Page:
The Autograph Man did not work for me. It’s nicely written, but it suffers from an absolutely unlikeable protagonist and I was also weirded out by how Alex-Li’s Jewishness is treated. It was mostly my own hard-headedness that made me finish it at all.
Fantasy Magazine 41 is the August 2010 issue, edited by Cat Rambo and Sean Wallace. It contains four short stories. Finished on: 4.8.2018
While there wasn’t a story in this small collection that I fell absolutely in love with, I liked reading them all (most of the time). I felt they were all worth reading – which is not always the case with anthologies – even if it would have been nice if there was one among them that I connected with more strongly.
Plot: Much of the world believes Bowen Knight to be dead. But he has been hidden with the BlackSea changelings where he is recuperating. At least as much as one can recuperate with a degrading chip in one’s brain that is pretty sure to kill you. Kaia Luna is also hiding in the BlackSea compound, but for her own reasons. She now works as a chef for the changelings and has a good life. She really doesn’t need a dying human to make her life more complicated. Or does she?
This far into the series I probably can’t say much about it that I haven’t said before. Ocean Light in any case delivers what the previous novels promised and delivered as well. The dynamic and structure hardly change, but since that’s what I read these novels for, I’m not complaining about it. In fact, I enjoy it.
The Textile Planet is a novel by Sue Lange. [I got this book from a LibraryThing Early Reviewer Give-Away. I am not early with my review, but honest.] Finished on: 30.7.2018
Plot: Marla Gershe is a manager on the Textile Planet. The planet is devoted in its entirety to the production of fabrics of all kinds – and it demands a lot of devotion from its workers. Marla’s expected output quota has been nothing but raised. When her team is halfed in size without it affecting the quota at all, Marla has had it. She organizes a strike, gets shot for her efforts and her entire life is upended – so Marla has to leave the Textile Planet behind.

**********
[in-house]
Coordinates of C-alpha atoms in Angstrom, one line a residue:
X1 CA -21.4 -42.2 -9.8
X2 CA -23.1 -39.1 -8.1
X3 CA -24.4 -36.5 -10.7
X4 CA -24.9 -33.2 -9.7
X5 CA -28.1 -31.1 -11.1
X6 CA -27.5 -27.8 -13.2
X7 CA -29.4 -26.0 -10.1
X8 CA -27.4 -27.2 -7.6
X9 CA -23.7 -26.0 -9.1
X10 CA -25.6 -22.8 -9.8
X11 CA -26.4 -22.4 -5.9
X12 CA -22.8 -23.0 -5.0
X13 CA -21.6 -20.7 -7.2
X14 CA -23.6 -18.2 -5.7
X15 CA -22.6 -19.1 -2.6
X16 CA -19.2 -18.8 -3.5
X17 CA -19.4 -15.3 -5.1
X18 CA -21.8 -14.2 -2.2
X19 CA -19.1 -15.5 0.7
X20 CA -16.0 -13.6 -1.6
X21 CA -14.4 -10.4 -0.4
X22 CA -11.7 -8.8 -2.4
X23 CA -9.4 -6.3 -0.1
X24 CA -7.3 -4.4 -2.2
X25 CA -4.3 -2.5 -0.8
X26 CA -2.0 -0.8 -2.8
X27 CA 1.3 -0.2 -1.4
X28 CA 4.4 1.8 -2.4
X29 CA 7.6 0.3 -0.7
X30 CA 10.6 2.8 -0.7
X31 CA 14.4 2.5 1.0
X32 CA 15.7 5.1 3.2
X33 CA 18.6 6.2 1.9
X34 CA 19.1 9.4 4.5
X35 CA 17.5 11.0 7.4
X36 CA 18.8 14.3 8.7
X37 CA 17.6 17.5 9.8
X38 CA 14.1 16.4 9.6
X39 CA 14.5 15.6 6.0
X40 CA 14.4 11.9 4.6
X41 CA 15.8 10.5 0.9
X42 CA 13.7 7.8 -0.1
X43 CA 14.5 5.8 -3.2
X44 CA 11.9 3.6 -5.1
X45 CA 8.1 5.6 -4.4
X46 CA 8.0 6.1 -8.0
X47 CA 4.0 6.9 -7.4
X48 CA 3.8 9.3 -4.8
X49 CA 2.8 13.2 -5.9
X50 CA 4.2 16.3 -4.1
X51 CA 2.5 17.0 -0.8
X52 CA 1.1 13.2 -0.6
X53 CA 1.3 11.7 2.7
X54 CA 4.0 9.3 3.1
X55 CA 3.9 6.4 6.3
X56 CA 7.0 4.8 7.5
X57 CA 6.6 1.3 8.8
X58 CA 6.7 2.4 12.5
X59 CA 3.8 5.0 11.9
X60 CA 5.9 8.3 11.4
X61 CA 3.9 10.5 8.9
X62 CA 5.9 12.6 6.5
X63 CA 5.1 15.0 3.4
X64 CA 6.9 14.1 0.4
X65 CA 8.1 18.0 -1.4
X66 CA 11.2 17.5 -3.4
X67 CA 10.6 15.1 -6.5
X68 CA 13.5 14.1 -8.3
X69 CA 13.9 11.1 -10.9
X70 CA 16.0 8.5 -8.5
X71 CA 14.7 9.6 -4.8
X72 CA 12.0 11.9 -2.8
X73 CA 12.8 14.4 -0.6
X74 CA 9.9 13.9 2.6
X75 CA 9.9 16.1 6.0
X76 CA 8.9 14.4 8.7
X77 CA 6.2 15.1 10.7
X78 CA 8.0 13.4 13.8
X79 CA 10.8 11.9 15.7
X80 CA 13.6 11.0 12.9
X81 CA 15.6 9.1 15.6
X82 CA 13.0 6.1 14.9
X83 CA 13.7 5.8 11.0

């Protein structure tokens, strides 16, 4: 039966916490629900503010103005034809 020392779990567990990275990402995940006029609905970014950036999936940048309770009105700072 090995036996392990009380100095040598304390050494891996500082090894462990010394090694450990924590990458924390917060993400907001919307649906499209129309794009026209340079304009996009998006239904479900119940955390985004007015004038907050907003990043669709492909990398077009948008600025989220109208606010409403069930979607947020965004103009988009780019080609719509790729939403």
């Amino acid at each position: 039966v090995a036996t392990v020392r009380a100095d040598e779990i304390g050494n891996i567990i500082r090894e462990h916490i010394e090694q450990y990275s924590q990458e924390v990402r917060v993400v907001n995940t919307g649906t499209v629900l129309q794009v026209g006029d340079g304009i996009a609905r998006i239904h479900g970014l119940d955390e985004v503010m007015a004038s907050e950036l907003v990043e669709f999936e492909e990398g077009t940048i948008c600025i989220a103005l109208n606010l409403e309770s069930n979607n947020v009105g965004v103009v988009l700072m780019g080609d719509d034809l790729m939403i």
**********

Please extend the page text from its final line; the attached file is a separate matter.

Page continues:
The Textile Planet is a weird book. It sets out a good and pretty fast pace, but as it hurries along, it left me mostly confused and disoriented. Ultimately that turned to annoyance on my side.
Plot: Siblings Marilla and Matthew Cuthbert have decided to take in a foster child. A strong boy who can help them with the work on the farm – work that has become harder for them as they grew older. But when Matthew goes to the train station to pick the kid up, he finds a girl – Anne Shirley. Not knowing what else to do, he takes her home anyway. And before they can clear things up, Anne has wormed her way into their hearts as much as the hearts of all of Avonlea.
I never read Anne of Green Gables as a kid but when I went to Canada (including Prince Edward Island) myself, I figured, I’d give it a read. I didn’t expect great things, but turns out, I absolutely loved the novel.
Turning Point collects four short stories set in the Fourlands told from different perspectives and about different people, plus there are two maps and a family tree to provide more details about the Fourlands. It’s a very nice collection for fans of the Fourlands.
Read more about each of the stories after the jump.